At age 12, I opened my very first business:
A basket full of cool toys, which I rented out to my three younger brothers.
“This will make me a ton of money,” I thought. “How could it fail?”
Cool toys (like Ninja Turtles) were 50 cents an hour. Dumb toys were 10 cents an hour.
I called it the “Trade-a-Center.”
Within hours of startup, my business was already falling apart… I was fighting with my customers (i.e., my brothers), scolding them for breaking shit, haggling over the prices. I couldn’t sustain revenue. I quickly gave up and retreated to my bedroom to type up my latest fictional stories.
Those were the early seeds of my entrepreneurship!
(Never mind that my people skills weren’t that great… and my business model wasn’t sustainable.)
Instinctively, even at 12, I knew I needed some sort of “system” that would generate money on autopilot.
But I couldn’t figure out how to actually CREATE that system. (Turns out, it’s not my job to create them… it’s my job to improve upon EXISTING systems!)
Fast forward… I forgot about the idea of systems…and didn’t touch it again until almost 15 years later.
In my 20s, I began working with actual home business owners who were successfully making 6 or 7 digit profits off their biz, through “systems.”
They were selling products (some were selling services)… and the customers kept coming back.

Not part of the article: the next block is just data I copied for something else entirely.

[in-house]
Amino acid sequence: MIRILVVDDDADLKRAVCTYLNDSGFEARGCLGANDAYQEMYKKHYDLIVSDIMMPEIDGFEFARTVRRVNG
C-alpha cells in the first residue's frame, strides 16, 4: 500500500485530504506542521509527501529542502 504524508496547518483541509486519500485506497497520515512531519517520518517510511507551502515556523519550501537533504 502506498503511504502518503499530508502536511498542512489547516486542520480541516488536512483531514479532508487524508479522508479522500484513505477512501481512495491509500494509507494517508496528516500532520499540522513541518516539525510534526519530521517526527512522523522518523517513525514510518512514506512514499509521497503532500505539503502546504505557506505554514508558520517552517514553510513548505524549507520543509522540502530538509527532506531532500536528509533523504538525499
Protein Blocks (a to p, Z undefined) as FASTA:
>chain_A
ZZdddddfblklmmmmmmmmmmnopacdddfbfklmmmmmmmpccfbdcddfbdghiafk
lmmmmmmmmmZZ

“Fascinating,” I thought. “Why is this working so well?”
I kept studying, and kept doing hands-on work with these clients — writing and editing.
I noticed a clear pattern: those businesses that had good systems in place (e.g., sales funnels) made the most sales, consistently, over time.
Those who didn’t, floundered and struggled endlessly.
One of my early clients didn’t have ANY systems in place at all…but she had a great product. She was basically re-inventing the wheel every time a new customer came in the door! She found herself exhausted, depleted, burned out.
(And I quit working with her, because I just couldn’t handle her stressed out energy anymore.)
It was all a massive learning experience for me, a budding entrepreneur/writer, who was beginning to discover what it takes to create a sustainable home business.
The essential key was, “Do more of what works. Scrap what doesn’t work.”
Turn that into a system… then work to consistently refine and improvement the system over time.
Every piece of the system must work (i.e., do its job) properly — and must be in its proper place.
Otherwise, chaos ensues.